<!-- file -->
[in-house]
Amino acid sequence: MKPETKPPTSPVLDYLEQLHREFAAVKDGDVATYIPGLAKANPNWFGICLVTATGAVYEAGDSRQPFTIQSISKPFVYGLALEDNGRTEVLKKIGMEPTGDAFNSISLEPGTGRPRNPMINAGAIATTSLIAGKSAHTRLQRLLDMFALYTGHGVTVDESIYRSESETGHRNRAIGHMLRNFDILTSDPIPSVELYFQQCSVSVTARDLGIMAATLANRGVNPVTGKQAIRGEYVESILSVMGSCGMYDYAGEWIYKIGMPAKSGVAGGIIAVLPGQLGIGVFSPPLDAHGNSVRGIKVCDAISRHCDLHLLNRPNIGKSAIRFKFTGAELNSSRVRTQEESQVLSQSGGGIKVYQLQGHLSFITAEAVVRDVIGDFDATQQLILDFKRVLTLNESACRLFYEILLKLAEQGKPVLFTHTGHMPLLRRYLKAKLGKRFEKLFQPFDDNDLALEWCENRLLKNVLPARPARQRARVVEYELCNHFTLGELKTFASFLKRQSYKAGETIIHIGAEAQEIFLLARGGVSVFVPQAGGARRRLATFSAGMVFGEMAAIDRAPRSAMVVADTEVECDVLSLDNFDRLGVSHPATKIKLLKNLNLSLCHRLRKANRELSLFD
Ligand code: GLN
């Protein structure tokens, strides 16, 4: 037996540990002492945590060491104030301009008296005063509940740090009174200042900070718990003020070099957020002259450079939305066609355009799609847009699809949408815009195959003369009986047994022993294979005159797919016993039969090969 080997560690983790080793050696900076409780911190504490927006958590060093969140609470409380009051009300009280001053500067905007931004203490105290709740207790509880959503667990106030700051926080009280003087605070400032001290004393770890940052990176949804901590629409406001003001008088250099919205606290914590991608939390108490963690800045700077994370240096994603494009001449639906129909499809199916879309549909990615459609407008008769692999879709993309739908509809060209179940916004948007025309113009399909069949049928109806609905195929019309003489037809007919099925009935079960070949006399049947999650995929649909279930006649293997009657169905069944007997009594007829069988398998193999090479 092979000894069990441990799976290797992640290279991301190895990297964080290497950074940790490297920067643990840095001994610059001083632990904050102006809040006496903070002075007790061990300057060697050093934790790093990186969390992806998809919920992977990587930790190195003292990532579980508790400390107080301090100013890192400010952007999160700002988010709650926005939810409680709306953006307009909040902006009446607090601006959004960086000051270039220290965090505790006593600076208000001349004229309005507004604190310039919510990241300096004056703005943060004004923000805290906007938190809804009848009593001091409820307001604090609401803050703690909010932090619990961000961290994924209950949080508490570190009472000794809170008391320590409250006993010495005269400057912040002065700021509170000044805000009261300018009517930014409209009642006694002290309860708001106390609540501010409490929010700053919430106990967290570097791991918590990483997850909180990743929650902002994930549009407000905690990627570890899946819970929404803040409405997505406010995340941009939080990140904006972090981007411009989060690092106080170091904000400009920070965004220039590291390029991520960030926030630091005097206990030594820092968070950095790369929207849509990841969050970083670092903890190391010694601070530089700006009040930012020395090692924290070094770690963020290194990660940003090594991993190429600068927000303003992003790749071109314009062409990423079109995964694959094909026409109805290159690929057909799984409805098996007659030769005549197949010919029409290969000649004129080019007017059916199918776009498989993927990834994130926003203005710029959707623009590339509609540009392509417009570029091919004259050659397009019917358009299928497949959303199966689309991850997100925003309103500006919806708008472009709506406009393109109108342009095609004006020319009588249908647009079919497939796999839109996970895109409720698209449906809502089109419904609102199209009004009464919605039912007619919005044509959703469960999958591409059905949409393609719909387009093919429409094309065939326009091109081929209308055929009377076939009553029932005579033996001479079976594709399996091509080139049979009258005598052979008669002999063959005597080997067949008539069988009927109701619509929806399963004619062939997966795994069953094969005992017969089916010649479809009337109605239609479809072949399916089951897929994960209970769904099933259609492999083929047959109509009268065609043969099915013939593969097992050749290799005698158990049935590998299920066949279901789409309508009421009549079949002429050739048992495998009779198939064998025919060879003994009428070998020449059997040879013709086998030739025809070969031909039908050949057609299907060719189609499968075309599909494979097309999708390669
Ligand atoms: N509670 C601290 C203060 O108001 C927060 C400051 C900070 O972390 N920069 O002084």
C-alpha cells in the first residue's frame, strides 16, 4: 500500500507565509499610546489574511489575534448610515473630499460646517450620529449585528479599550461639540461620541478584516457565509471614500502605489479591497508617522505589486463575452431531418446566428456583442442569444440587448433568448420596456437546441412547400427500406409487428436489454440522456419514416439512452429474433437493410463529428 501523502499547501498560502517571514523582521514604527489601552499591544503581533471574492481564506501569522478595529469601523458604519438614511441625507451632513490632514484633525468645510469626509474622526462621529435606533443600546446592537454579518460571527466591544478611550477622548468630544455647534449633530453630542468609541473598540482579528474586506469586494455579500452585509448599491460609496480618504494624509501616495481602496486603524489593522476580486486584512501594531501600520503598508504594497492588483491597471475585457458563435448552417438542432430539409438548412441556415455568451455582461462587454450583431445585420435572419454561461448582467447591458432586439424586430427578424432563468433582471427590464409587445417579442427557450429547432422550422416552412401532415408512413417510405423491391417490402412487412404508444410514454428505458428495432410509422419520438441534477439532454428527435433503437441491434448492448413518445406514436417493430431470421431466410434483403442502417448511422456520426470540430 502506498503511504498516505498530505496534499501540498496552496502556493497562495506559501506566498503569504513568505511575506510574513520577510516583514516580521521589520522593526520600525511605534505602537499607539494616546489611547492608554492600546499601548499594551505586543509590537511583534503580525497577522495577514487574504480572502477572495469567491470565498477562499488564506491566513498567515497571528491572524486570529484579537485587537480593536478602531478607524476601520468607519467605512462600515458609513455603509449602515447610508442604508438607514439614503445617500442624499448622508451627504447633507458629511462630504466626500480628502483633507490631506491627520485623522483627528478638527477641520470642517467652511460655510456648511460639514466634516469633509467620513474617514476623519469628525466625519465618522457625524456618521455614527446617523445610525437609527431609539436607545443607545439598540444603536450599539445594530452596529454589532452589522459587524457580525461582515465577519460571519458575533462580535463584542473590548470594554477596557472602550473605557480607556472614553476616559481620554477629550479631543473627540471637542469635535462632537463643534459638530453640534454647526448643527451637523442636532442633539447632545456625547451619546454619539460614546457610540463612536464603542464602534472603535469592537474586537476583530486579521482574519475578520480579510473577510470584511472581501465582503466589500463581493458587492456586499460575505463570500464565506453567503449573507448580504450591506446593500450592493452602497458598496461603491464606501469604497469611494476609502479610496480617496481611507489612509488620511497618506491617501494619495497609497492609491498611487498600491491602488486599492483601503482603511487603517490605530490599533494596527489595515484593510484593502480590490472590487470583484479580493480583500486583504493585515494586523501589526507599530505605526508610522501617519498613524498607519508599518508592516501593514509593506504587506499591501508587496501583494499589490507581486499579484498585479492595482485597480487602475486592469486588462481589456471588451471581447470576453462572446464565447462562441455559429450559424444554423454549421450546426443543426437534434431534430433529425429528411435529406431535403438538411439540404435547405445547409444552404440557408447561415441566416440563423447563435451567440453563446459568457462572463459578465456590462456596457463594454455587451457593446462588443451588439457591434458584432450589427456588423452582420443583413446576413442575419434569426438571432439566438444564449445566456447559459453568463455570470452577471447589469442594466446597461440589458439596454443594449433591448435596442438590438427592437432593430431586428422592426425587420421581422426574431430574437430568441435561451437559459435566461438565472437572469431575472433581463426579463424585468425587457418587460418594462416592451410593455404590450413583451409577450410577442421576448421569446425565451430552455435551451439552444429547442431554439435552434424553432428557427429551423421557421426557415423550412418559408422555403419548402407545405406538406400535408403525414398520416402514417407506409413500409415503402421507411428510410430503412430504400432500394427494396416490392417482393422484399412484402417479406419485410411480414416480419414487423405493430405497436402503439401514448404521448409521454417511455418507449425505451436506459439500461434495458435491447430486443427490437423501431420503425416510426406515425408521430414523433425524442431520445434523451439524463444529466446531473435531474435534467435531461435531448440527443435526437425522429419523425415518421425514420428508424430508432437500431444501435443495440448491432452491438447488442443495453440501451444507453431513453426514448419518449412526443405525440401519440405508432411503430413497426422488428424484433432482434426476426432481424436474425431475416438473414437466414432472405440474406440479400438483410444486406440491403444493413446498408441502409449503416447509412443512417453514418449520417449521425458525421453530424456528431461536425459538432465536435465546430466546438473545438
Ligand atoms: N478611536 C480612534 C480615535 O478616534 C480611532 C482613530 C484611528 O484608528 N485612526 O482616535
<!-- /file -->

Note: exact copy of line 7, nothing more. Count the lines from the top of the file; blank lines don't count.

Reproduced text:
Ligand atoms: N478611536 C480612534 C480615535 O478616534 C480611532 C482613530 C484611528 O484608528 N485612526 O482616535